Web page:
IBO says De Blasios stimulus spending could leave NYC in budget crunch for years

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Looks like Mayor Bill de Blasio’s “spending like a drunken sailor” is gonna leave the Big Apple with a nasty hangover.

The city’s Independent Budget Office projects that more than $4 billion of the city’s federal stimulus money is going to programs designed to continue well after the aid dries up — adding more fuel to criticism of de Blasio’s recent COVID-relief spending spree.

That accounts for roughly one in four dollars of the $15.8 billion in federal funds the Big Apple has been allocated as part of the coronavirus rescue package passed by Congress and signed by President Biden.

The spending spree comes as the IBO projects the coronavirus pandemic has taken a $17 billion bite out of the city’s tax revenues between 2021 through 2024 — a massive decline that could imperil the Big Apple’s future finances, the agency warned in its report.

“The loss of such a large amount of revenue — over 6 percent of estimated tax revenue through 2024 — could greatly hinder the ability of the city to maintain its current level of services,” the watchdog warned in its report.

The $4.2 billion in federal stimulus funds flagged by the IBO is being used to undo a raft of budget cuts forced by tax shortfalls due to the pandemic — including replacing $1.3 billion in needed labor savings, allowing officials to divert nearly $600 million in tax money that would typically fund the Sanitation and Correction departments, providing $149 million to hire new city employees and restoring $28 million in cuts to trash pickups.

All told, the budget watchdog projects that de Blasio’s spending plans for 2022 will cost $98.8 billion — slightly more than City Hall’s record projection of $98.6 billion.

The infusion of federal support means the city budget could see a surplus of as much as $1.3 billion in 2022, however deficits of at least $3.5 billion are forecast for 2023, 2024 and 2025.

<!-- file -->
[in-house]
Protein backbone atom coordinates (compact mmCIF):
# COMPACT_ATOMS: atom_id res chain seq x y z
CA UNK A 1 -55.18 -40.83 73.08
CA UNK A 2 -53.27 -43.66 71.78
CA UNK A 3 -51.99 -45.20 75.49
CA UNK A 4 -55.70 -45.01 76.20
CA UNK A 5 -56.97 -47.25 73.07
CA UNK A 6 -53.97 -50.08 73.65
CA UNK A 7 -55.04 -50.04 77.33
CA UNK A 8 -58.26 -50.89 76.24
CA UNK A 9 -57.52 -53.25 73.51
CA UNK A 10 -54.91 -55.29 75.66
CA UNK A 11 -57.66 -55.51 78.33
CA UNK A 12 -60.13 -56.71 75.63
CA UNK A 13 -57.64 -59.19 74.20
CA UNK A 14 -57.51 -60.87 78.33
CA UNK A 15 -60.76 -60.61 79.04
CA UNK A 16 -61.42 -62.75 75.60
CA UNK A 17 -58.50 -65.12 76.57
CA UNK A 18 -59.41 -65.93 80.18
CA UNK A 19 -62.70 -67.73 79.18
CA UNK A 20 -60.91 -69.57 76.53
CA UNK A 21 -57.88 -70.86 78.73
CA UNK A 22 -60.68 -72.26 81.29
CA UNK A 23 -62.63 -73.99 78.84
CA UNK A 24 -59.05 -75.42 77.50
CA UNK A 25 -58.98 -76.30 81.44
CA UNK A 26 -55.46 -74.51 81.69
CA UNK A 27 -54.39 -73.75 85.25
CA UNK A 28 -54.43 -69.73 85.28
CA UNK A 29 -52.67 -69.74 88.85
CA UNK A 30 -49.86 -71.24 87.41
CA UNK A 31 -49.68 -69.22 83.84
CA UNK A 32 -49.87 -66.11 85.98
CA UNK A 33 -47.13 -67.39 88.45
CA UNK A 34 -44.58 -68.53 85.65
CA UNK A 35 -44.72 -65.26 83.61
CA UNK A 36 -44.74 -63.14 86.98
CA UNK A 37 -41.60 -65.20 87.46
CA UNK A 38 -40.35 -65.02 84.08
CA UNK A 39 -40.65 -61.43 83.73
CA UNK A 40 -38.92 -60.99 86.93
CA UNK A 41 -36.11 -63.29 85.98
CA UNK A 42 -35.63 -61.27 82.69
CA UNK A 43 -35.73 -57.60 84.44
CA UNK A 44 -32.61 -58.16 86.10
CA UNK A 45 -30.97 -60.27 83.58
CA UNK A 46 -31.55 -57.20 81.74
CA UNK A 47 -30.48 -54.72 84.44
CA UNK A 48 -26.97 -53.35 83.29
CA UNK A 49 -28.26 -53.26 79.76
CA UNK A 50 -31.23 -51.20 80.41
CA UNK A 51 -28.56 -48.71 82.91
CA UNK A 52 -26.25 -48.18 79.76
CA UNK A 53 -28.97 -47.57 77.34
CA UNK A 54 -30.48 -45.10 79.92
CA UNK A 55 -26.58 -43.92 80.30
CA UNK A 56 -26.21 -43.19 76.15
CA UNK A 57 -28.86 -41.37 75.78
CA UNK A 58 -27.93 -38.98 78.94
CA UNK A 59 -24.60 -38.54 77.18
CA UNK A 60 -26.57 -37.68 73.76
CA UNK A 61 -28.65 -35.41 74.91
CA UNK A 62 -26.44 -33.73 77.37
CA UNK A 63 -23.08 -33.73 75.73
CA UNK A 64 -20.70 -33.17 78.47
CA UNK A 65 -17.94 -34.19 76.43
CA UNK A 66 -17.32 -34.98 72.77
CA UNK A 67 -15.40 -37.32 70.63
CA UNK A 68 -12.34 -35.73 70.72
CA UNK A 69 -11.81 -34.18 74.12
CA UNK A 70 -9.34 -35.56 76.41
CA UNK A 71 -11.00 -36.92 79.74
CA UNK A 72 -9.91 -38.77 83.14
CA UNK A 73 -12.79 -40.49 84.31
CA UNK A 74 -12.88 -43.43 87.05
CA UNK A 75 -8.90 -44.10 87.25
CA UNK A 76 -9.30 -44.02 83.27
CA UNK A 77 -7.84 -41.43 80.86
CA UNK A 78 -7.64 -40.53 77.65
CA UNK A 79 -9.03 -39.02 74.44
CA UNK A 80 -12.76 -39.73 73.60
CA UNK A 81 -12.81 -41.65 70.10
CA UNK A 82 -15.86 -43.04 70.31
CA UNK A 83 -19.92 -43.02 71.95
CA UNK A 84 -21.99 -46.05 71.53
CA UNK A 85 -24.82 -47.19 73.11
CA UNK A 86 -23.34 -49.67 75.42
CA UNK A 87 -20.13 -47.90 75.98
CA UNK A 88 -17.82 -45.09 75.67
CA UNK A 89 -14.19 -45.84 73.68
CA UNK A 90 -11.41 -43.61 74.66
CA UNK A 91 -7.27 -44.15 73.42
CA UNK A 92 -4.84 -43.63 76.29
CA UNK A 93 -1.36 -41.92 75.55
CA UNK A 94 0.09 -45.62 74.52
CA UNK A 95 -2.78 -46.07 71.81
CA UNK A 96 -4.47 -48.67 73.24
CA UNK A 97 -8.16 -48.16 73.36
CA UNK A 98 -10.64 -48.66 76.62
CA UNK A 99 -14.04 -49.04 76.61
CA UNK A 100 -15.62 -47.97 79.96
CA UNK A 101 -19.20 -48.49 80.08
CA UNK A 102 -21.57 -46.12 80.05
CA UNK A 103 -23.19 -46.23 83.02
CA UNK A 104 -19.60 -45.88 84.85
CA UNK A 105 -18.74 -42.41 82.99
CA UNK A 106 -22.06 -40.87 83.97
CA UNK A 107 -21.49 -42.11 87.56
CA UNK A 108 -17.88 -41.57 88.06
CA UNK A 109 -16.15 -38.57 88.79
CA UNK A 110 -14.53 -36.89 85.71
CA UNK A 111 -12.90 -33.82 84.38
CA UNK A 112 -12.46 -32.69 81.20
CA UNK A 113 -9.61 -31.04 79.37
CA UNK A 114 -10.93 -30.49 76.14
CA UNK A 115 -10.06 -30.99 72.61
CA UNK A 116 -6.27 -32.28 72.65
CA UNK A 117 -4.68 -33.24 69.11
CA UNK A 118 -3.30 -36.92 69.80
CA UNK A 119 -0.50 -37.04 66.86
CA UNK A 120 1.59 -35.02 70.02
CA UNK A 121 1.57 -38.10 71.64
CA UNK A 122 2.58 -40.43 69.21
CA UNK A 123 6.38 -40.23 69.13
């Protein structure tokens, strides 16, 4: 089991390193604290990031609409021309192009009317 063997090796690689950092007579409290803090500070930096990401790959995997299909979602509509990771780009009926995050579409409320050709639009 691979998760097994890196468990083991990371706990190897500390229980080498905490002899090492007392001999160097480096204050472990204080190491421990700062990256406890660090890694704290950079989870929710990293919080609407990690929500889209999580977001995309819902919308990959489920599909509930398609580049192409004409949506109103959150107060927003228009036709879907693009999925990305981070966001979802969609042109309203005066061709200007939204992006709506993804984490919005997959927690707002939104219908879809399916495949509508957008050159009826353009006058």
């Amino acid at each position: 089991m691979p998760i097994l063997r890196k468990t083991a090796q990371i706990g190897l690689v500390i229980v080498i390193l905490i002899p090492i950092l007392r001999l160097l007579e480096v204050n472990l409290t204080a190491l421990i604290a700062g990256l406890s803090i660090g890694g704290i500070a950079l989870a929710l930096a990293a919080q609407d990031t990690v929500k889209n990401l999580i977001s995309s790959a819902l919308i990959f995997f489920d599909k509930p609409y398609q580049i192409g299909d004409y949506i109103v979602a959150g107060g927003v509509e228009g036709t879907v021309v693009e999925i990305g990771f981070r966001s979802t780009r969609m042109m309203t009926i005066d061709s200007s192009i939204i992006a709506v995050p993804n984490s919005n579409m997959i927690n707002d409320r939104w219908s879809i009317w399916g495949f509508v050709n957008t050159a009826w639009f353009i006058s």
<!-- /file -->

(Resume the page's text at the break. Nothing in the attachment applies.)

Good government groups and budget watchdogs have slammed de Blasio’s budget proposal for not setting aside more federal funds for future years, leaving his successor with those yawning budget gaps.

“He’s spending like a drunken sailor and leaving it to the next mayor to be sober,” said former president of the Citizens Budget Commission, Carol Kellermann, told The Post last week.

De Blasio’s wild spending aside, the IBO predicts the arrival of the coronavirus vaccines — coupled with the ongoing relaxing of pandemic-related restrictions — will help speed the economic recovery across the five boroughs.

The budget watchdog now expects the city’s economic output in gross dollars to exceed its pre-pandemic levels later this year.

And, it now projects that employment in the Big Apple will return to 2019 levels by 2024 — a year sooner than it previously projected.

The IBO chalked up the massive lag between the recovery in economic output and employment figures to the city’s heavy reliance on tourism — pointing to the possibility that virtual meetings may lead to permanent cutbacks in business travel and the continued spread of the coronavirus overseas would dampen international tourism.

“We do not expect that pre-pandemic levels of employment in leisure and hospitality will be attained [by 2025],” the IBO warns.

City Hall recently announced a new $30 million tourism ad campaign in a bid to try and head off permanent declines in the sector, funded by stimulus dollars.

“The city just passed through its most difficult financial stress test in generations and came out on top thanks to our aggressive vaccination campaign, strong fiscal management, and the robust federal stimulus,” said de Blasio spokeswoman Laura Feyer.

“The entire point of the stimulus is to push economic and revenue growth which will drive New York City’s recovery for years to come.”

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